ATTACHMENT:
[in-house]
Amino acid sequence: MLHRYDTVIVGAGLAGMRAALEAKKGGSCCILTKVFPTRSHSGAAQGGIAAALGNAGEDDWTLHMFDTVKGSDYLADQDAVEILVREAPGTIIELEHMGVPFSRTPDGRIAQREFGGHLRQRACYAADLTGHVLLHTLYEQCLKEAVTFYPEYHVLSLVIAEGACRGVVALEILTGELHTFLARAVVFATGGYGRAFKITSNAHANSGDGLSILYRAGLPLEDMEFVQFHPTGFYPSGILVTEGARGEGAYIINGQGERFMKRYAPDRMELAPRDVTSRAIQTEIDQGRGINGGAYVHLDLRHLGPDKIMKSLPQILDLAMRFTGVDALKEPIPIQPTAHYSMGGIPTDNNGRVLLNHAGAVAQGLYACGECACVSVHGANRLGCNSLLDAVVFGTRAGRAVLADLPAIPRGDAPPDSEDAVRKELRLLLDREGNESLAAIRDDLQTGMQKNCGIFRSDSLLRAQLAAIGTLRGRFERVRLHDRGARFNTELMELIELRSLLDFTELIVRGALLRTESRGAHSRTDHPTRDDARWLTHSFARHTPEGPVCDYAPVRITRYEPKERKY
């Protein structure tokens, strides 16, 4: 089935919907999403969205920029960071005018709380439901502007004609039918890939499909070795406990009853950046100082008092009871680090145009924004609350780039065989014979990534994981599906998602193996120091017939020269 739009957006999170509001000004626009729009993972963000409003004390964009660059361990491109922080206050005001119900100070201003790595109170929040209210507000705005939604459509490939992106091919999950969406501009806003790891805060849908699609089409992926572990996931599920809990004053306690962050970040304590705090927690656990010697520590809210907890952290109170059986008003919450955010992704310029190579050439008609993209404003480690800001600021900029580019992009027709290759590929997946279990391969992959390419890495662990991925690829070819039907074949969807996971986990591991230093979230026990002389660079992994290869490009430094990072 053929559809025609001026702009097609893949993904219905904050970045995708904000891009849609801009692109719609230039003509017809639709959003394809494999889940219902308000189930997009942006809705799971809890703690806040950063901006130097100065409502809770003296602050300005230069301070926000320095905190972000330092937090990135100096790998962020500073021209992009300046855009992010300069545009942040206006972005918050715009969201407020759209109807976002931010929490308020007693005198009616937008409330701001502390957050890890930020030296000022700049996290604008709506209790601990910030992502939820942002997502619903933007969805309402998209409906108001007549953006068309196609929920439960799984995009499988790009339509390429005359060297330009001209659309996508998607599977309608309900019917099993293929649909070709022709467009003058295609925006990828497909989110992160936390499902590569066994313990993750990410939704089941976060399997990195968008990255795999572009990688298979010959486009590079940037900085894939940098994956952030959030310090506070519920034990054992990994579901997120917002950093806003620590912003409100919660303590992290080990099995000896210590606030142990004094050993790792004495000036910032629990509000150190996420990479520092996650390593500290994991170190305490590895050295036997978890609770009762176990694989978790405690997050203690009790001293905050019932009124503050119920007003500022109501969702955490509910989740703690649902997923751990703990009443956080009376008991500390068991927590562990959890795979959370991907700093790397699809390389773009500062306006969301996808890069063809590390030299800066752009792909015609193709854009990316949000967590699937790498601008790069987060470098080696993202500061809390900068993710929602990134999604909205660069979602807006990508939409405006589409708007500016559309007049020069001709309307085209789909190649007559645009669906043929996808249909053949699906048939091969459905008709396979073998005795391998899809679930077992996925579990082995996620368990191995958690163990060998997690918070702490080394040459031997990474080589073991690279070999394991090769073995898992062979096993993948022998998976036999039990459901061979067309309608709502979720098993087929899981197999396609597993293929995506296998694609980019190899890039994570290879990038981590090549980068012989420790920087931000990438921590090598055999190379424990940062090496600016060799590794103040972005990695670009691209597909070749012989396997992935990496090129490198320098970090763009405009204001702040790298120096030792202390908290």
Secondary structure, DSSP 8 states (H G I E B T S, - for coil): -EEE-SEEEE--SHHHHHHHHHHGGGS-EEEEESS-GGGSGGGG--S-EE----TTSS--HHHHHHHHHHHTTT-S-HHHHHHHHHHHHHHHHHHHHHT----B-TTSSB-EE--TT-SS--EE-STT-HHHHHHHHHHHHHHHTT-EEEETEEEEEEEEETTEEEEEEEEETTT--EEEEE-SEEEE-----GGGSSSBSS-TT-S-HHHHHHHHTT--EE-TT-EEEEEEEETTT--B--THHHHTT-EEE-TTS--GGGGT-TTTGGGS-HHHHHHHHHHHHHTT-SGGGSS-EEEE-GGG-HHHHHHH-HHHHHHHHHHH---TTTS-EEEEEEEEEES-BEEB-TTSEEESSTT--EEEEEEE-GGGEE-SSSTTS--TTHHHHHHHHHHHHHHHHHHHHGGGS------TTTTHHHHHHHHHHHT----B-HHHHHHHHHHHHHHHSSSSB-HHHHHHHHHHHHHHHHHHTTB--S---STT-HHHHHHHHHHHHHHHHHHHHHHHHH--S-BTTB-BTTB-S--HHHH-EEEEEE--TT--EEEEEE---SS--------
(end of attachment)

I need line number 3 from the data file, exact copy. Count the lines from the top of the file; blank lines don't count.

């Protein structure tokens, strides 16, 4: 089935919907999403969205920029960071005018709380439901502007004609039918890939499909070795406990009853950046100082008092009871680090145009924004609350780039065989014979990534994981599906998602193996120091017939020269 739009957006999170509001000004626009729009993972963000409003004390964009660059361990491109922080206050005001119900100070201003790595109170929040209210507000705005939604459509490939992106091919999950969406501009806003790891805060849908699609089409992926572990996931599920809990004053306690962050970040304590705090927690656990010697520590809210907890952290109170059986008003919450955010992704310029190579050439008609993209404003480690800001600021900029580019992009027709290759590929997946279990391969992959390419890495662990991925690829070819039907074949969807996971986990591991230093979230026990002389660079992994290869490009430094990072 053929559809025609001026702009097609893949993904219905904050970045995708904000891009849609801009692109719609230039003509017809639709959003394809494999889940219902308000189930997009942006809705799971809890703690806040950063901006130097100065409502809770003296602050300005230069301070926000320095905190972000330092937090990135100096790998962020500073021209992009300046855009992010300069545009942040206006972005918050715009969201407020759209109807976002931010929490308020007693005198009616937008409330701001502390957050890890930020030296000022700049996290604008709506209790601990910030992502939820942002997502619903933007969805309402998209409906108001007549953006068309196609929920439960799984995009499988790009339509390429005359060297330009001209659309996508998607599977309608309900019917099993293929649909070709022709467009003058295609925006990828497909989110992160936390499902590569066994313990993750990410939704089941976060399997990195968008990255795999572009990688298979010959486009590079940037900085894939940098994956952030959030310090506070519920034990054992990994579901997120917002950093806003620590912003409100919660303590992290080990099995000896210590606030142990004094050993790792004495000036910032629990509000150190996420990479520092996650390593500290994991170190305490590895050295036997978890609770009762176990694989978790405690997050203690009790001293905050019932009124503050119920007003500022109501969702955490509910989740703690649902997923751990703990009443956080009376008991500390068991927590562990959890795979959370991907700093790397699809390389773009500062306006969301996808890069063809590390030299800066752009792909015609193709854009990316949000967590699937790498601008790069987060470098080696993202500061809390900068993710929602990134999604909205660069979602807006990508939409405006589409708007500016559309007049020069001709309307085209789909190649007559645009669906043929996808249909053949699906048939091969459905008709396979073998005795391998899809679930077992996925579990082995996620368990191995958690163990060998997690918070702490080394040459031997990474080589073991690279070999394991090769073995898992062979096993993948022998998976036999039990459901061979067309309608709502979720098993087929899981197999396609597993293929995506296998694609980019190899890039994570290879990038981590090549980068012989420790920087931000990438921590090598055999190379424990940062090496600016060799590794103040972005990695670009691209597909070749012989396997992935990496090129490198320098970090763009405009204001702040790298120096030792202390908290």